Ready to take your Finnish to the next level? We look at three little volumes that will surely expand your Finnish vocabulary – and it will be practically painless.
So you’ve built up quite an impressive knowledge of Finnish. In fact, some time ago you stopped considering yourself a beginner and promoted yourself to intermediate. Your vocabulary is growing stronger all the time and you know how to do more than just order beer and buy tram tickets.
However, how do you make the transition to that elusive next stage – the one where you truly grasp what people around you are talking about and really express yourself in conversation? Here are three dictionaries that will help you expand your knowledge of Finnish – and of Finnish culture, too.
If your mother tongue is English, Swedish, German, French or Spanish, then you’ll enjoy Kielikuvia ja fraaseja kuudella kielellä (Figures of Speech and Phrases in Six Languages, published by Gummerus). Ever decode a Finnish phrase but still fail to understand what it means? This book can help.
For example, you may realise that vetää nenästä translates directly to “pull by the nose,” but you might not comprehend unless you have Kielikuvia to tell you that it’s the equivalent of pulling someone’s leg in English. And if a Finn laittaa kaikki yhden kortin varaan (puts everything on one card), that person is putting all his or her eggs in one basket.
Amazingly, something that is täyttä hepreaa (complete Hebrew) in Finnish can simultaneously be all Greek to English speakers. And if something maksaa mansikoita (costs strawberries) for the Finns, that’s a bargain compared to what it costs for English speakers: an arm and a leg. Similarly, in Finnish you may joutua ojasta allikkoon (go from the ditch into the puddle), whereas English speakers must jump straight from the frying pan into the fire.
For systematically improving your vocabulary, a better bet may be Suomen kielen sanakirja maahanmuuttajille (Finnish Dictionary for Immigrants, Gummerus). It’s all in Finnish, so it doesn’t matter what your first language is.
Each entry contains a clearly written definition, followed by example sentences to show you how the word is used in context. Many entries include synonyms, antonyms and sayings.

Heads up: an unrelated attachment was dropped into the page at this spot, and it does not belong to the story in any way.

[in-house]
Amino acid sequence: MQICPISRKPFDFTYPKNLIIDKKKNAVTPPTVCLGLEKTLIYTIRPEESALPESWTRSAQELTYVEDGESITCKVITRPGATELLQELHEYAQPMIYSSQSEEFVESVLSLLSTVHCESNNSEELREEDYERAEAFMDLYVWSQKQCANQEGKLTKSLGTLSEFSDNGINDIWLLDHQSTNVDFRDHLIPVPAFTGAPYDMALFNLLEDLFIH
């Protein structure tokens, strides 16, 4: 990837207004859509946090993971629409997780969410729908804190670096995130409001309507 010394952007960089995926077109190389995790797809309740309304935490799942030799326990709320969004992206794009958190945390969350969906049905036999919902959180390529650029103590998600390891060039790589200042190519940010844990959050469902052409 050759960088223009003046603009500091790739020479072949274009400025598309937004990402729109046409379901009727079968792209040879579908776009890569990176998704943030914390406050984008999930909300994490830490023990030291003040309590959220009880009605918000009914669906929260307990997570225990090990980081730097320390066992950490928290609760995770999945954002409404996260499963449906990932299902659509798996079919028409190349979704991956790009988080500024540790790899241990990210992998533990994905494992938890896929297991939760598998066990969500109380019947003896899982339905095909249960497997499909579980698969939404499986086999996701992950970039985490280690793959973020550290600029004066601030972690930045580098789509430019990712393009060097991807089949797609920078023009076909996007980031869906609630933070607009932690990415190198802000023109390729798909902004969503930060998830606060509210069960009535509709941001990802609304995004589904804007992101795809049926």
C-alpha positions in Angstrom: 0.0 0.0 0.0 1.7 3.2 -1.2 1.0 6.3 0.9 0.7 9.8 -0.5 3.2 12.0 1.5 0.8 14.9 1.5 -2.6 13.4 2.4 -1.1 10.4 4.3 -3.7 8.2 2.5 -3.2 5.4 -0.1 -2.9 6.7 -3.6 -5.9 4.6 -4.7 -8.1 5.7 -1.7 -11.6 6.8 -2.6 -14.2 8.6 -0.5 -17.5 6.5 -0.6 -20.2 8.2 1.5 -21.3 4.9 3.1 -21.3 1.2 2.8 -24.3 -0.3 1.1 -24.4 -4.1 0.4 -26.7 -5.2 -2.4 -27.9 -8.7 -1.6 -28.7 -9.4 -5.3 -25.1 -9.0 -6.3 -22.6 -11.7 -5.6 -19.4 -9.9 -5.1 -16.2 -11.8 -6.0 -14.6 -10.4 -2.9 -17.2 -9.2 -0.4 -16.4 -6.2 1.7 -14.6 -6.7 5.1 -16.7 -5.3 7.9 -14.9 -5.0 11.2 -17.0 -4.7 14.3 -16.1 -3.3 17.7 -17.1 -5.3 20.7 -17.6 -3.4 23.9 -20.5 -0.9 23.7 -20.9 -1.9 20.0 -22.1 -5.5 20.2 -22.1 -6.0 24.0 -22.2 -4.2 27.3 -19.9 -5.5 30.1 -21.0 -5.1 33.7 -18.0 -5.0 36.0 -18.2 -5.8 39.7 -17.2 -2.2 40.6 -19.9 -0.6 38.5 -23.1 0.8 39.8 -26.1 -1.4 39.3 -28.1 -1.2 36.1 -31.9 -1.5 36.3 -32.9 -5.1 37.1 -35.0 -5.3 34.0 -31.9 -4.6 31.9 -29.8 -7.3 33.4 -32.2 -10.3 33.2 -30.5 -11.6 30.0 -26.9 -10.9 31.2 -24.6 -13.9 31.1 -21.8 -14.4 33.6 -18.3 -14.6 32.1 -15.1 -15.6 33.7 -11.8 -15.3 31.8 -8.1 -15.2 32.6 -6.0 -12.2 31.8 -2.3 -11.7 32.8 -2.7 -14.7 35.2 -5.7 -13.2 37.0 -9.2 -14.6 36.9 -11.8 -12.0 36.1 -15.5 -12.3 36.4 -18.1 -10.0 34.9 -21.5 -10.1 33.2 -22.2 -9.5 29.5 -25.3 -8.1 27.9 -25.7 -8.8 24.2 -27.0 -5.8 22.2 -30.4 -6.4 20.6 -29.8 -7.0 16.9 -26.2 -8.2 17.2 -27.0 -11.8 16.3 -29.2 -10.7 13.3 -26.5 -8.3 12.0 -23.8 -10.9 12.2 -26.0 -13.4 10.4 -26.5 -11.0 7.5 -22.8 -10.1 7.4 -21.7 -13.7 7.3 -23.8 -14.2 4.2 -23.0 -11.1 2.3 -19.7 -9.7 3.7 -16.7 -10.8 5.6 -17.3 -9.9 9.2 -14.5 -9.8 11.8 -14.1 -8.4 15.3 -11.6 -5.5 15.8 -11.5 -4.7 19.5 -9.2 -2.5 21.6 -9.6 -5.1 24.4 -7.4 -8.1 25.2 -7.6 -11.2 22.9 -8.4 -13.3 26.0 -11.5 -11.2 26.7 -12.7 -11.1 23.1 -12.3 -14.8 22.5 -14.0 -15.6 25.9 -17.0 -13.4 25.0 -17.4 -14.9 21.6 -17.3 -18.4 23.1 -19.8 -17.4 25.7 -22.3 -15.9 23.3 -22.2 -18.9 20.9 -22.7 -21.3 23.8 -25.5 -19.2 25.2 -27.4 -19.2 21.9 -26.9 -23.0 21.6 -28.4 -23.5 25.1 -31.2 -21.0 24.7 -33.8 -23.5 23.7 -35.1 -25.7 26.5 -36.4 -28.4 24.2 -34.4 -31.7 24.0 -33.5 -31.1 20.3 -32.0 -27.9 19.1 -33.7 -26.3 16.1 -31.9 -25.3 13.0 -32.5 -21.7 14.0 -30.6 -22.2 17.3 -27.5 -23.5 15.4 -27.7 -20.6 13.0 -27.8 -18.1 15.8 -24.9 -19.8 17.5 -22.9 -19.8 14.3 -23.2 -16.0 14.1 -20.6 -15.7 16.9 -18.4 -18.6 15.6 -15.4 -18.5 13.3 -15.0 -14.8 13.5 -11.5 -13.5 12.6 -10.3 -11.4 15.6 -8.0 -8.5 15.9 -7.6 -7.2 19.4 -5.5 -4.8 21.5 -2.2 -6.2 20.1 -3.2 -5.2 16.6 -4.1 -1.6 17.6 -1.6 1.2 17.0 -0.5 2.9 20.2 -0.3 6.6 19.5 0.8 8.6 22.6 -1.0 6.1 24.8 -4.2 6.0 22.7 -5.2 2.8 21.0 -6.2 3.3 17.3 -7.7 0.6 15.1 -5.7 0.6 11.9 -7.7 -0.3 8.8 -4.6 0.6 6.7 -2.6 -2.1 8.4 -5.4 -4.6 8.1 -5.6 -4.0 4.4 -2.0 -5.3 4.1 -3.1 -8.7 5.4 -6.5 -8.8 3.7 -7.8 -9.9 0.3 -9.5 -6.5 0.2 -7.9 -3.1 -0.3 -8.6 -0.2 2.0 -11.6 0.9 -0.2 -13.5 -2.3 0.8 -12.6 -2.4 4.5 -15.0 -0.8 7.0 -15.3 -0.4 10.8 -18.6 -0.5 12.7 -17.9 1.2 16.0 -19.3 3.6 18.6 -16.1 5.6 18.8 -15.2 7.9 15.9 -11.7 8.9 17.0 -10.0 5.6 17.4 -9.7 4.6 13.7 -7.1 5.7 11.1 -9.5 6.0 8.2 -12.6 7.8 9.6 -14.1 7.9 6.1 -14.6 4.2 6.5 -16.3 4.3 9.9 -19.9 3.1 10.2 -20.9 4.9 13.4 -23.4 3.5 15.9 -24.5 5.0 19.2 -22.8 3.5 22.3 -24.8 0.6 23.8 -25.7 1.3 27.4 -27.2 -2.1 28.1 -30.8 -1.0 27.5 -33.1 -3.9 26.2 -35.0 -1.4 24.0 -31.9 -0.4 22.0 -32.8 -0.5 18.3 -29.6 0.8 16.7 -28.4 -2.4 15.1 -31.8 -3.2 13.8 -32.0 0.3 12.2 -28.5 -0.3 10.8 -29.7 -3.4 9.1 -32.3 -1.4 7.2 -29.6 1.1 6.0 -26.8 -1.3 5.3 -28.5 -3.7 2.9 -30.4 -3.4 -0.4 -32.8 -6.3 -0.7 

If you look up rehkiä (toil), you’ll see the following (the English translations are ours): Kun joku rehkii, hän tekee liikaa töitä. (When someone toils, he or she does too much work.) We like the example sentence: Toimittaja rehkii pitkiä päiviä. (A journalist puts in long days.) And for good measure they add a synonym, raataa (drudge), and an antonym, laiskotella (laze around).
The authors admit in the foreword that “using a unilingual dictionary may seem strange to the reader at first, but it is worth it.” They continue, “The more students use the Finnish language, the more knowledgeable they become about the language and the better they can express themselves in Finnish.”
Thirst for success
If you’re still thirsting for more definitions and figures of speech, take it to the next level with Suurella sydämellä ihan sikana – Suomen kielen kuvaileva fraasisanakirja (roughly: With Your Heart in It like Crazy: Dictionary of Finnish Figurative Phrases, Gummerus).
The foreword of this unilingual dictionary astutely notes that expressions “don’t just convey information, but also provide insights into a culture.” They also indicate feelings and moods. The definitions and example sentences help readers understand what the phrases mean and when they are used.
How about the verb mennä (to go)? In Finnish, things don’t “go to the dogs,” but something can mennä poskelleen (go on its cheek), mennä aivan penkin alle (go completely under the bench) or mennä puihin (go to the trees), all of which mean “to fail.” However, if things mennä putkeen (go into the pipe) or mennä nappiin (go to the button), then you’ve succeeded.
You need look only as far as the first letter of the alphabet to find your first ahaa-elämys (“aha experience,” meaning a flash of realisation) – and the rest of the book is full of them.
By Peter Marten, November 2011